Talking leadership 28: Yukio Yuzawa on dealing with demographic decline

The Fujita Health University president discusses shrinking birth rates, Japan‘s medical school scandal and why more Japanese students should study abroad

May 31, 2022
Yukio Yuzawa, president of Fujita Health University
Source: Fujita Health University

Japanese students are losing out by not studying abroad, Yukio Yuzawa believes. Despite the shrinking numbers of university-aged people in Japan and the threat this poses to higher education, the president of Fujita Health University in Aichi wants students to experience the rest of the world.

“It’s not only due to the Covid-19 pandemic,” Yuzawa says. “Recently, Japanese young generations don’t want to go abroad. This is a big problem.”

In the latest interview in our Talking Leadership series, the trained doctor and kidney specialist discusses the big demographic changes afoot in Japan, the fallout from the 2018 medical school admissions scandal and the future of medicine.

The benefits of internationalisation

Students in other Asian countries, such as China and Korea, study abroad in droves and then return to their home countries to be leaders in their fields. Japan, too, used to embrace this tradition, but due to an economic downturn during the past few decades, students have been staying put, Yuzawa says. This applies not only to whole courses abroad but also to studying abroad for semesters, he adds.

They are missing out on the mentors they could meet and the global network of future experts in their field. But, most importantly, students are not realising that the Japanese way of doing things is not the only way.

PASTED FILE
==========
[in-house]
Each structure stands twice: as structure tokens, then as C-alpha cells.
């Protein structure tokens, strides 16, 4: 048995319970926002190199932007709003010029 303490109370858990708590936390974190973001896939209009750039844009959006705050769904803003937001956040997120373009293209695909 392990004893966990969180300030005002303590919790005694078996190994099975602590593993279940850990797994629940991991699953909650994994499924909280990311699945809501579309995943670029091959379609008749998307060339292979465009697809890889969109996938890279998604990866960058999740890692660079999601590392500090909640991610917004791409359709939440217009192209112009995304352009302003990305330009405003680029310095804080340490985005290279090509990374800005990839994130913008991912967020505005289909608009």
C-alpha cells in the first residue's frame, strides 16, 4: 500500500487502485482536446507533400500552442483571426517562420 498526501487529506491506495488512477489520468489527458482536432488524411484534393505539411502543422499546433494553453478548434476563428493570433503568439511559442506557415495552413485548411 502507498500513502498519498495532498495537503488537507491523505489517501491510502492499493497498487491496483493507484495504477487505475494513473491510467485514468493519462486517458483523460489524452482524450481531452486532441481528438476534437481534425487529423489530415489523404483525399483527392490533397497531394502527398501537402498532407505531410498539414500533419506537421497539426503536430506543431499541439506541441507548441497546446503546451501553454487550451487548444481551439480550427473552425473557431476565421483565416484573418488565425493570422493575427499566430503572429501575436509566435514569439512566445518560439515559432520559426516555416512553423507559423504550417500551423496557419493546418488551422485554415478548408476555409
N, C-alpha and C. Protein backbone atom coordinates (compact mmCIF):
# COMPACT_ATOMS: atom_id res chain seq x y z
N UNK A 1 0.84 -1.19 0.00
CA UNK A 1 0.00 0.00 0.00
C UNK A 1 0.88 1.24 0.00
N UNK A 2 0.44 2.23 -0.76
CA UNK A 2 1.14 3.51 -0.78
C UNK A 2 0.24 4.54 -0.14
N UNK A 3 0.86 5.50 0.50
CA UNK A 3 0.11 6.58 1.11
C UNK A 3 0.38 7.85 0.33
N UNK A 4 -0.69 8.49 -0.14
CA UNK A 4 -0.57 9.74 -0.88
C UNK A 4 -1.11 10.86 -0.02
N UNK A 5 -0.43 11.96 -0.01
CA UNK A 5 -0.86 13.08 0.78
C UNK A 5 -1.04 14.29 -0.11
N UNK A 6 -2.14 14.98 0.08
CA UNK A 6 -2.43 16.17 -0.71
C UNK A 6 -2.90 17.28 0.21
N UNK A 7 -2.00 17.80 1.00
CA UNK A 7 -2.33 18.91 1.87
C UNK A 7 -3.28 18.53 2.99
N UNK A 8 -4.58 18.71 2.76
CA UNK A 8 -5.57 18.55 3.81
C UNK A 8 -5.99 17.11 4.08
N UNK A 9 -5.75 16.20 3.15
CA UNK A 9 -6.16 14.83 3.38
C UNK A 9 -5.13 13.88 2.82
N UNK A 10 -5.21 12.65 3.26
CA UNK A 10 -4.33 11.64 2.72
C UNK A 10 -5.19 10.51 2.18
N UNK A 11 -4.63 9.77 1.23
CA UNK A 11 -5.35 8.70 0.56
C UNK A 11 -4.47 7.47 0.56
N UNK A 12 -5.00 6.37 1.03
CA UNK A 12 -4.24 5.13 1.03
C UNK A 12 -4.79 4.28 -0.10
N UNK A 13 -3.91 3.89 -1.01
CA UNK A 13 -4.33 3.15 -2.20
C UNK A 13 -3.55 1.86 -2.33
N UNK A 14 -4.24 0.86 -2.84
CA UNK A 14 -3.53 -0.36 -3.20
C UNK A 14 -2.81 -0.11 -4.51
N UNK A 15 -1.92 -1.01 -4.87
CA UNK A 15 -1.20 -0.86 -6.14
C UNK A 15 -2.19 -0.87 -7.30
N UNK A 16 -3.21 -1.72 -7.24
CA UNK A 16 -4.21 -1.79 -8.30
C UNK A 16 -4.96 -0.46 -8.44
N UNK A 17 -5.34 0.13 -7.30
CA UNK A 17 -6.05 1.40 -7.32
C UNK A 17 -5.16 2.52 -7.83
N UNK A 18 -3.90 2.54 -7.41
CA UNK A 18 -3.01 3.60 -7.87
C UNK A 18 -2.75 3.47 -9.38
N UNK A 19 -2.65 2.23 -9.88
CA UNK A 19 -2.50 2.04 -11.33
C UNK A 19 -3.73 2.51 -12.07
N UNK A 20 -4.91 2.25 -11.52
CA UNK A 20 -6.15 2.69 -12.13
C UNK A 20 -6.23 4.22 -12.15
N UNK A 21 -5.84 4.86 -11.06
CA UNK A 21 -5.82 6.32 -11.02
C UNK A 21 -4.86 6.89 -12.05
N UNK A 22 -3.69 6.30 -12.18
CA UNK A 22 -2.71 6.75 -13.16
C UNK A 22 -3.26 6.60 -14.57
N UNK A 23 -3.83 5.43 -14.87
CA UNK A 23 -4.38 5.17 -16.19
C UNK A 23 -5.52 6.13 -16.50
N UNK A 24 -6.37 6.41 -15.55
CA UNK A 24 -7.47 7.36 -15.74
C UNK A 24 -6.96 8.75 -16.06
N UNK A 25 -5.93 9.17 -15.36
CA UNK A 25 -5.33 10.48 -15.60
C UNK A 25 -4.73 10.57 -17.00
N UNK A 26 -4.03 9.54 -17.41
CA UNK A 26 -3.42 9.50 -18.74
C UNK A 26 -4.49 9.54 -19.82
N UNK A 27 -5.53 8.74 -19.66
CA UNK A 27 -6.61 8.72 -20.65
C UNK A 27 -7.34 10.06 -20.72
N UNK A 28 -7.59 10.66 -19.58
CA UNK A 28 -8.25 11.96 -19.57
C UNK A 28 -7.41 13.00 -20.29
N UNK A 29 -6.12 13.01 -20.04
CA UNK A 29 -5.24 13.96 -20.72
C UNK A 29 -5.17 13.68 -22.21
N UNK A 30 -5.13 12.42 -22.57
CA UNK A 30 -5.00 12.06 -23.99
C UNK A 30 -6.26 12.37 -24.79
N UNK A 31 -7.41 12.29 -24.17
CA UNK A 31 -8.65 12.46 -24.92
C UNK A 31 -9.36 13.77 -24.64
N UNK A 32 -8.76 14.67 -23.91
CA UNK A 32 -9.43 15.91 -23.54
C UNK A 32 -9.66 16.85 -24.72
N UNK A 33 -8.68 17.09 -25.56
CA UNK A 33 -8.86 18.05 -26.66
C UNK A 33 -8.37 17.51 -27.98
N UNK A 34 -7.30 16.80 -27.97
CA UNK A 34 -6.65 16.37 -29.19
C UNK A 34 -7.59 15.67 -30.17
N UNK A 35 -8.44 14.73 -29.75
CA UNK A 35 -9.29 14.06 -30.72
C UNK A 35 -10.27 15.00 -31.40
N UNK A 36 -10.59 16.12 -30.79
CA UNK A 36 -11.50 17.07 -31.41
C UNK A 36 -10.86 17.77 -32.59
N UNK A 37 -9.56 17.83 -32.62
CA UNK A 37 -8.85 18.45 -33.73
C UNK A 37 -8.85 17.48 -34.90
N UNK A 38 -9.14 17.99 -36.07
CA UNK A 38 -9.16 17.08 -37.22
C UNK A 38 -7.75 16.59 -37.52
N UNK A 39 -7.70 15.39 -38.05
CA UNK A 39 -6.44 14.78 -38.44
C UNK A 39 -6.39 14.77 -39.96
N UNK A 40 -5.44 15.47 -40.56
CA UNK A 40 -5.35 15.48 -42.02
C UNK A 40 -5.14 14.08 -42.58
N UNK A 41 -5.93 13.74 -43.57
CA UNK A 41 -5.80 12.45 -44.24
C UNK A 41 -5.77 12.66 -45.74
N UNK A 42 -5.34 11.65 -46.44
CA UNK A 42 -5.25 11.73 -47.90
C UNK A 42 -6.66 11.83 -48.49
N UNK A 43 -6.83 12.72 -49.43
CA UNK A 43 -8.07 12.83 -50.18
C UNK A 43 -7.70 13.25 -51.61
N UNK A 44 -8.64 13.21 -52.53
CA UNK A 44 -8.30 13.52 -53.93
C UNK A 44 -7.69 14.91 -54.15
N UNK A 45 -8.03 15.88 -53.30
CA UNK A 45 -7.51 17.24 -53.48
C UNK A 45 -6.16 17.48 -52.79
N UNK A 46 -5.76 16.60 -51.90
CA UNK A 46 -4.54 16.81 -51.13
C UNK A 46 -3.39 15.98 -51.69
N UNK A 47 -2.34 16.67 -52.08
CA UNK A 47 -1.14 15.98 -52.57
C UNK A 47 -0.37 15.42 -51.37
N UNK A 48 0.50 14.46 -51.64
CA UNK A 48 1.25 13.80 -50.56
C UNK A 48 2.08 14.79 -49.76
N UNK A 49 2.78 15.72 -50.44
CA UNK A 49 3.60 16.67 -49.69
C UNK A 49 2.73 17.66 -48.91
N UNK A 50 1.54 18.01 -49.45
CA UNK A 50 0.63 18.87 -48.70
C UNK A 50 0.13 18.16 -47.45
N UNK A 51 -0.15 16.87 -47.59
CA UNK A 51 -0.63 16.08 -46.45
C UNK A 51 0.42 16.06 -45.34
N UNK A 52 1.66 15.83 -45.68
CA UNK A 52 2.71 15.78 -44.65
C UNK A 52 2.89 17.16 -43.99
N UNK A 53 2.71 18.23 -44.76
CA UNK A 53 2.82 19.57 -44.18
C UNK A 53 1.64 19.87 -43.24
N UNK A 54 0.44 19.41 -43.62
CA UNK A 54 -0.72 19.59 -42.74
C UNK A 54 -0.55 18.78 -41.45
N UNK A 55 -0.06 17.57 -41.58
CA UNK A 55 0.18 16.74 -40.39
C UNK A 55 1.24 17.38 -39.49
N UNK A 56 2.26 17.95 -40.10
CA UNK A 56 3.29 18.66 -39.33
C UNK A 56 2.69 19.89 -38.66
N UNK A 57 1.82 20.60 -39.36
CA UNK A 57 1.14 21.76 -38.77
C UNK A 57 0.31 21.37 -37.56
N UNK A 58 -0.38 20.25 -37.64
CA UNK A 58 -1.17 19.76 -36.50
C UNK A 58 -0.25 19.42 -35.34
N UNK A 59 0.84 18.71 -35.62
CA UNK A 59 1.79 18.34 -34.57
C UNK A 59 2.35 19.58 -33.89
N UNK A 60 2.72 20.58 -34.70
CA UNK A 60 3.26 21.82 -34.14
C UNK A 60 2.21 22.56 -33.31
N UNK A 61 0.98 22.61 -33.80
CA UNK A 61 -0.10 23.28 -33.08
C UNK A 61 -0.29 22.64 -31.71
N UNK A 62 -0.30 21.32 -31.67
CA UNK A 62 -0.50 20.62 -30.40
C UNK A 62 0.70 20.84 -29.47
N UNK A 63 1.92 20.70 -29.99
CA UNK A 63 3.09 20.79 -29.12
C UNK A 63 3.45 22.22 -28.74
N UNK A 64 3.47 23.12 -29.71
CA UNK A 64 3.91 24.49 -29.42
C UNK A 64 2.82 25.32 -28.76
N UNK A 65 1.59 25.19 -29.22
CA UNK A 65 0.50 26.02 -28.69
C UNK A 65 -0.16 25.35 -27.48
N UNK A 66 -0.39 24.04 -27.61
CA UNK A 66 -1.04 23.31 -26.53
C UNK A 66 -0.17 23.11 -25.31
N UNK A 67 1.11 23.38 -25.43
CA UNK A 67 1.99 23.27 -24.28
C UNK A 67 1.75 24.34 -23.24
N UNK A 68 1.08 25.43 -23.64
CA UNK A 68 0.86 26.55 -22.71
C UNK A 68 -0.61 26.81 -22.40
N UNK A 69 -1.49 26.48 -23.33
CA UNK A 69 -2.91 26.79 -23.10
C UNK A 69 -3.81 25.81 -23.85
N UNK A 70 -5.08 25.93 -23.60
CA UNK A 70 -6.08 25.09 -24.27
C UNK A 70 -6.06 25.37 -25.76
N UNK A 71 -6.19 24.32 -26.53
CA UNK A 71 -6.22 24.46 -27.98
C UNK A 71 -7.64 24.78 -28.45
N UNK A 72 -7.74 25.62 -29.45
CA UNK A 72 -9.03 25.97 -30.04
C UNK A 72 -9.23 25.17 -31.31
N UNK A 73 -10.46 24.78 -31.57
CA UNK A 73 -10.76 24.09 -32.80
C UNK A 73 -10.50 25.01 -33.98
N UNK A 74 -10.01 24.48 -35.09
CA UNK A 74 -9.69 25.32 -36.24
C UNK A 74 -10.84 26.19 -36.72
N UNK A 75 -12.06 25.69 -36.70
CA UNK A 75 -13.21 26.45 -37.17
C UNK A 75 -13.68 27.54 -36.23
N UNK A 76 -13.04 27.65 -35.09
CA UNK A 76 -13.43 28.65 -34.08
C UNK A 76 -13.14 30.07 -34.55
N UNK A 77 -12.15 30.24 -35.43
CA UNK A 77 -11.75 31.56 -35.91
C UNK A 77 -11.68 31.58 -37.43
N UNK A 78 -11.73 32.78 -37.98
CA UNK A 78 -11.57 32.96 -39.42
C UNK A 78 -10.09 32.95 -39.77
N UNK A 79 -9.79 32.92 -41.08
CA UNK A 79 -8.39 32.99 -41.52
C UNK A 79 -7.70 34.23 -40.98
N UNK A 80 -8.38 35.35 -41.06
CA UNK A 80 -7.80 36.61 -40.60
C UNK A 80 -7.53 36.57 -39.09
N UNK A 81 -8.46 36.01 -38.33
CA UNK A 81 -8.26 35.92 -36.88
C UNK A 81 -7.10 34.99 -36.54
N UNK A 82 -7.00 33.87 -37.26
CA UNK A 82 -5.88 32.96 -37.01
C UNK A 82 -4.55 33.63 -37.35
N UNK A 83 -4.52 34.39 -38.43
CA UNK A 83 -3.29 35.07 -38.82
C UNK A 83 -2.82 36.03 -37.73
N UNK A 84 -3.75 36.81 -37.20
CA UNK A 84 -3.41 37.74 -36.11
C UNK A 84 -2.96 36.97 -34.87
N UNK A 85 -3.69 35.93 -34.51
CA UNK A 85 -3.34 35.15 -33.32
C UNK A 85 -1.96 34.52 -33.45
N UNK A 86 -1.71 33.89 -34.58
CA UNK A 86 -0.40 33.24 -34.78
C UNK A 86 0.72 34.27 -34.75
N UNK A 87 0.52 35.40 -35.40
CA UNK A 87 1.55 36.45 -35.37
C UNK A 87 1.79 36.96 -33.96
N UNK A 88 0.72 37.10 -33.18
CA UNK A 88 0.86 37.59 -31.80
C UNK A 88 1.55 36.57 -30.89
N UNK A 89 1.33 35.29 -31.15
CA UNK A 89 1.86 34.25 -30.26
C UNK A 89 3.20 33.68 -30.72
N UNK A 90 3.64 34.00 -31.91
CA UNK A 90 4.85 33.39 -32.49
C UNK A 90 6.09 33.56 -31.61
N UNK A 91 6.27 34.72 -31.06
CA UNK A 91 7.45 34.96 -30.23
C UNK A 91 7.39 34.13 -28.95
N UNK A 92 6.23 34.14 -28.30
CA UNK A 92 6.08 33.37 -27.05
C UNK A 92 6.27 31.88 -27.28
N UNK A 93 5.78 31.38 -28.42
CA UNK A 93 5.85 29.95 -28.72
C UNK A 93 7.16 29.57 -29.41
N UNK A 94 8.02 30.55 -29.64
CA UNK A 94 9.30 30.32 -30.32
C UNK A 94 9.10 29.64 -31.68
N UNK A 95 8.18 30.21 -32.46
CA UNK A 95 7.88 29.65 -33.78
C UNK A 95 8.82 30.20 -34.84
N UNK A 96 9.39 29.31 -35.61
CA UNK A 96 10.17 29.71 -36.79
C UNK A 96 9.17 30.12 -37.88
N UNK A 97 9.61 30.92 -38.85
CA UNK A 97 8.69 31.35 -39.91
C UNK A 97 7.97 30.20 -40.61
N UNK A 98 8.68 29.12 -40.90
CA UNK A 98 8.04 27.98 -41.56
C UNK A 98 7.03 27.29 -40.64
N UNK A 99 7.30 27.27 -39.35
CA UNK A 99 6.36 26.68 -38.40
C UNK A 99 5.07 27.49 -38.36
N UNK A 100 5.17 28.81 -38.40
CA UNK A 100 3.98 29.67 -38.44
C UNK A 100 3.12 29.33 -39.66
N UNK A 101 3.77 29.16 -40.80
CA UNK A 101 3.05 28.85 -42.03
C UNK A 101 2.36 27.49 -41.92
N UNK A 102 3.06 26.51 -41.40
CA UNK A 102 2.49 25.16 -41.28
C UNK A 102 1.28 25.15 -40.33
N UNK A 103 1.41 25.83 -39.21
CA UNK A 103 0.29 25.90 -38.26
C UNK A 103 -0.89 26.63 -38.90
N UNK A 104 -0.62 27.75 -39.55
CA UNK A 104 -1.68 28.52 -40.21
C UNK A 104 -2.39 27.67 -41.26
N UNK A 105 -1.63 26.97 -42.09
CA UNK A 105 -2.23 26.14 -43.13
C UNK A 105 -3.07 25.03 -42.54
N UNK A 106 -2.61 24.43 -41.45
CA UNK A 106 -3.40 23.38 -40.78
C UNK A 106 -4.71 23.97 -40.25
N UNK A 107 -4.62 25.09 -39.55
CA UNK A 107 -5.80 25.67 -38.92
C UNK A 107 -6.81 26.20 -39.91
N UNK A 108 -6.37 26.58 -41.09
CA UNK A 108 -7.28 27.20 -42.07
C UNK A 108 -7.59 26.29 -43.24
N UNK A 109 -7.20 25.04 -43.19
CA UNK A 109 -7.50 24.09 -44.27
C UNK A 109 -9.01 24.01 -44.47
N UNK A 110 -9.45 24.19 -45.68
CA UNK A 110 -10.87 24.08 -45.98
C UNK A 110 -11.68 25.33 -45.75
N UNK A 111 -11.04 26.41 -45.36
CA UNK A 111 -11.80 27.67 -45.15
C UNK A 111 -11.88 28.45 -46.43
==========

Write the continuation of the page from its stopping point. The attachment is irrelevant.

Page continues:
“There is a big discrepancy between the Japanese common sense and the world, universal common sense,” he says. “We should not follow the thinking way of the UK or the United States. We should keep our own Japanese system. But we should know the weak points and also the advantages of the Japanese system. If we don’t go out [abroad], we don’t have the chance to learn about it.”

At Fujita Health, a medical university that ranks in the 151-200 band in the Times Higher Education Japan University Rankings, international exchanges will be reinstated as soon as Covid allows.

Demographic change

Demographic changes in Japan are having a profound impact on every area of Japanese society, not least higher education.

In January, government figures reported that the number of Japanese citizens aged 20 had fallen to about 1.2 million – 40,000 fewer than the previous year and the lowest since the survey began in 1968.

The number of children aged 14 or younger is also declining, with 14.9 million recorded in 2021, 190,000 fewer than the year before. This took the proportion of children within the overall population to its lowest point, 11.9 per cent, following 47 straight years of decline. This is the lowest share of children among the 33 countries with a population of over 40 million, below South Korea’s 12.2 per cent and Italy’s 13.3 per cent, according to the United Nations’ Demographic Yearbook.

Yuzawa is worried about the impact that this will have on educational standards, saying that universities are admitting less-capable students to fill their places. This is only likely to get worse, he believes.

He acknowledges that universities need to do more to bring less-capable students up to standard, and adds that structural changes are happening, too. Departments and resources are being merged across universities to meet the decreased levels of demand.

Meanwhile, university leaders have been given more autonomy to make changes at their institutions – a shift that Yuzawa, perhaps unsurprisingly, sees as a good thing and one that will enable presidents to guide their universities to develop new areas of research and study.